Systematic review (SR) and evidence synthesis methodology is now in widespread use in sectors of society where science can inform decision making and has become a recognised standard for accessing, appraising and synthesising scientific information. The need for rigour, objectivity and transparency in reaching conclusions from a body of scientific information is evident in many areas of policy and practice, from clinical medicine to social justice. Our environment and the way we manage it are no exception and there are many urgent problems for which we need a reliable source of evidence on which to base actions. Many of these actions will be controversial and/or expensive and it is vital that they are informed by the best available evidence and not simply by the assertions or beliefs of special interest groups. For SR methodology to be credible and reliable, standards need to be set and upheld. Here we present the latest guidelines for the commissioning and conduct of SR in environmental management.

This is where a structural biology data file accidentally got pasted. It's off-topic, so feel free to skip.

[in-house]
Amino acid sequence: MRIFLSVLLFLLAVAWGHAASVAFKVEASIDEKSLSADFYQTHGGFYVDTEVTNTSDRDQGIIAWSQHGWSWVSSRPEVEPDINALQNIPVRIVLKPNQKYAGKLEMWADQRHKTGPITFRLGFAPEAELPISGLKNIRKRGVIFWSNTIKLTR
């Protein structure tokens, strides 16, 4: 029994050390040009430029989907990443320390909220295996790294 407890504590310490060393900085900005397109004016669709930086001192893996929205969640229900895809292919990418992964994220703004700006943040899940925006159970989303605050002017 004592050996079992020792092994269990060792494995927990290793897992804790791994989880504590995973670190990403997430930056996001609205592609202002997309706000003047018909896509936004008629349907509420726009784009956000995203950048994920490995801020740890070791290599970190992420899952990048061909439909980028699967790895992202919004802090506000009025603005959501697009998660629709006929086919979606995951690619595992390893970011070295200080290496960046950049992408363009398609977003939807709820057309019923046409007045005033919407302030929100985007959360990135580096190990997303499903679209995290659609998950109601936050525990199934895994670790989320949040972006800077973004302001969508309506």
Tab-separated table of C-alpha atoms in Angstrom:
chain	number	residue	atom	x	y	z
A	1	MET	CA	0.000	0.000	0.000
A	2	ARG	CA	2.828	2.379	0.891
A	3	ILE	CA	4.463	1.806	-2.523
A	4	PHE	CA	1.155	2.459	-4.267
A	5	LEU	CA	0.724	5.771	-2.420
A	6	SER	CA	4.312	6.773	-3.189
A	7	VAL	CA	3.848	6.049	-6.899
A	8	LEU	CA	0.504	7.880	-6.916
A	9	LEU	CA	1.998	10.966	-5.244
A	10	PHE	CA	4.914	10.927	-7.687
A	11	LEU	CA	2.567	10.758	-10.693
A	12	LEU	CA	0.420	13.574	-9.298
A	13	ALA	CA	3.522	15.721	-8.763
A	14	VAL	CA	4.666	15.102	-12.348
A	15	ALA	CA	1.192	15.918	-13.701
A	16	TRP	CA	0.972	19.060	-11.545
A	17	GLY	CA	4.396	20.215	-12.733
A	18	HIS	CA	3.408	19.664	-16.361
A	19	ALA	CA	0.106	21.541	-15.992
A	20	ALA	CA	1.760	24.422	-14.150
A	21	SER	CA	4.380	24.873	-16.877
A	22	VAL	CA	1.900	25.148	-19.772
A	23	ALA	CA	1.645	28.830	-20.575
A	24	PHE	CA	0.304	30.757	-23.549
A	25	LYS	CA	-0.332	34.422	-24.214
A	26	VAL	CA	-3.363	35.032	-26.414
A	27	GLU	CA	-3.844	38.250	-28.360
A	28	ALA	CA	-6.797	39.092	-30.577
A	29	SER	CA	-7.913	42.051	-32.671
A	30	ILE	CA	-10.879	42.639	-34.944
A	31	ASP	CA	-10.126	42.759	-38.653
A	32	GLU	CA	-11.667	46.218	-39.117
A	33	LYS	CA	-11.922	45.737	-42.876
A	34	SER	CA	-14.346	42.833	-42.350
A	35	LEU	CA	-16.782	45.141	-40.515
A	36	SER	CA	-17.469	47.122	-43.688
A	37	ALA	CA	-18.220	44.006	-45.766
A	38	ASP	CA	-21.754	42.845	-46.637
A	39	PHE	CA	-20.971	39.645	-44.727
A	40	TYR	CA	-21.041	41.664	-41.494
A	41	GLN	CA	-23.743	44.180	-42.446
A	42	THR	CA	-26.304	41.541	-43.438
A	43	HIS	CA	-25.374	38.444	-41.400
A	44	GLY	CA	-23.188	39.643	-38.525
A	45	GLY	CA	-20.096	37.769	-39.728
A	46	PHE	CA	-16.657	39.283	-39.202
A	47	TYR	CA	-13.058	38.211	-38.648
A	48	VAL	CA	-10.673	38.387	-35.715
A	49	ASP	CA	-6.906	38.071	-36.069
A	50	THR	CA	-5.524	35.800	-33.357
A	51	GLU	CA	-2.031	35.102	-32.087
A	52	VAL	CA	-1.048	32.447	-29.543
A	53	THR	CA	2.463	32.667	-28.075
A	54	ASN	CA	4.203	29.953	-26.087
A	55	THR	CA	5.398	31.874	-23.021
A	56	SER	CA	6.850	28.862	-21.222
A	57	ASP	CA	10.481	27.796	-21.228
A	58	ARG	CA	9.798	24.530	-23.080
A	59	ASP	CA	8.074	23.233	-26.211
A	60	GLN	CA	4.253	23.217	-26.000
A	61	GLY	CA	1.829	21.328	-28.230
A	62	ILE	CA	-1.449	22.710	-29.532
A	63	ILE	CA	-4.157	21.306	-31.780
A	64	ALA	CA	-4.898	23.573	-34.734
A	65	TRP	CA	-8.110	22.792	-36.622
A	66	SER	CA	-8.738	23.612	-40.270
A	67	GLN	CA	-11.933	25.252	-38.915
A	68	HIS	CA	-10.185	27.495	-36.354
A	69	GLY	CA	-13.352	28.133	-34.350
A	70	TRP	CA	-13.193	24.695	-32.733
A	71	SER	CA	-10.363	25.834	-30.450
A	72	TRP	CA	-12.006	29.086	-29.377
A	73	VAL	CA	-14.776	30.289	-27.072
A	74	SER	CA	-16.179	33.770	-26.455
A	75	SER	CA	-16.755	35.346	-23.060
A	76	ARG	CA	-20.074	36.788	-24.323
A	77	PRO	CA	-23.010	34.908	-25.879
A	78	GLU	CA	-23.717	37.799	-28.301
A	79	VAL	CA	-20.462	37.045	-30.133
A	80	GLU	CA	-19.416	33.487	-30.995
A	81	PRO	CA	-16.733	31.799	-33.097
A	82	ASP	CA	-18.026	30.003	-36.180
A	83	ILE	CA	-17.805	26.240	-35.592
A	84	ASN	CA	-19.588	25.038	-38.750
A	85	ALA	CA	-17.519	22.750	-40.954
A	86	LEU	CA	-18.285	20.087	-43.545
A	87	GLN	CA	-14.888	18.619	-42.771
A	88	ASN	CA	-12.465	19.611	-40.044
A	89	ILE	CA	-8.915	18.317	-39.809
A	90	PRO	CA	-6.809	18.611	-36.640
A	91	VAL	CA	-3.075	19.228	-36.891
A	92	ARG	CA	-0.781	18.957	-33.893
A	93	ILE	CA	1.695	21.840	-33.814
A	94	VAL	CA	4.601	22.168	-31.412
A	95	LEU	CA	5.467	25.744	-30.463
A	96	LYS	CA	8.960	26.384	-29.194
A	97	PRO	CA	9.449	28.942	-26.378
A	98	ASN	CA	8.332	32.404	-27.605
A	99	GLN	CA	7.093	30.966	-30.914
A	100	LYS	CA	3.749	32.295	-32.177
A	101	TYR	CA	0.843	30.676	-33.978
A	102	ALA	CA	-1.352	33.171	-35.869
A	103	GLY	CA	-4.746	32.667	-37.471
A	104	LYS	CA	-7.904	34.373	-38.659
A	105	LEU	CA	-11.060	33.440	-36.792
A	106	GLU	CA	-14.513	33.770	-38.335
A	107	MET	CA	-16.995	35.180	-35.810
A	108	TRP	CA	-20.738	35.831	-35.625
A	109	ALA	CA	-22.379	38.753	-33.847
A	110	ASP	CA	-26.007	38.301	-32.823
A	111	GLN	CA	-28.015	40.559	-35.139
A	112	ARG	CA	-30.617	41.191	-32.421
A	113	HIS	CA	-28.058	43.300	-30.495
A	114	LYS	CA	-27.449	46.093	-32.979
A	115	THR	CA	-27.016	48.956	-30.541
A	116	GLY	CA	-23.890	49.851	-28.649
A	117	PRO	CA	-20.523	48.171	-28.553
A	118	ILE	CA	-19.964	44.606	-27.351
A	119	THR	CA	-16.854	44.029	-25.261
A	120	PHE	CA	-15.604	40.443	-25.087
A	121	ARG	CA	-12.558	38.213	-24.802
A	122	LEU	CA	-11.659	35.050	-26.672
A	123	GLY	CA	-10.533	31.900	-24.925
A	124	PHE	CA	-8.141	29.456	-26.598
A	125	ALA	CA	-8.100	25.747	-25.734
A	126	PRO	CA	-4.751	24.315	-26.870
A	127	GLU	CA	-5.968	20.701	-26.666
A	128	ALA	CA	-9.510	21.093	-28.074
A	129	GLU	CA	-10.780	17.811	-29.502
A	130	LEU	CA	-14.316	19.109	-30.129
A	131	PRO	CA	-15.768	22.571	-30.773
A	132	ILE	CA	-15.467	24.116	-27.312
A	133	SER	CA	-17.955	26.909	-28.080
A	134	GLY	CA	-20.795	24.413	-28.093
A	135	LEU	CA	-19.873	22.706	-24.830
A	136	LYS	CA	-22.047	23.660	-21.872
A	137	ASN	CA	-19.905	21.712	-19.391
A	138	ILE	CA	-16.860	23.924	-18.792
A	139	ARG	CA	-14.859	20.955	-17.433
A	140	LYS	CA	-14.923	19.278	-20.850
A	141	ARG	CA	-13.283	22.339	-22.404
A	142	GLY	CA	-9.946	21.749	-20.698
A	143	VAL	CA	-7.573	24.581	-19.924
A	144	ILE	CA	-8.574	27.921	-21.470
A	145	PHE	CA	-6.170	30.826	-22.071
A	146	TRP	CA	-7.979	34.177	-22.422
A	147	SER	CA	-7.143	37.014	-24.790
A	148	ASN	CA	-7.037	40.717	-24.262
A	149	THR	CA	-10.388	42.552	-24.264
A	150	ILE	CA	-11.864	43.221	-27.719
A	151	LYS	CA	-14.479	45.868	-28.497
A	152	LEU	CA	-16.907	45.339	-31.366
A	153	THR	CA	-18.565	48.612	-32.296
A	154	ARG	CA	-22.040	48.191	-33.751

The guidelines for CEE SRs have been adapted from methodologies developed and established over more than two decades in the health services sector (Higgins & Green 2009) and informed by developments in other sectors such as social sciences and education (Gough et al. 2012). Through undertaking and peer reviewing CEE SRs, researching and adapting existing methodologies, and through analysis of procedures and outcomes, we have developed specific guidelines for application to environmental management. Whilst past CEE SRs may provide some guidance, our advice is not to assume that past practices are sufficient for future CEE SRs. This document refers to examples of best practice and CEE is constantly trying to improve standards of SRs.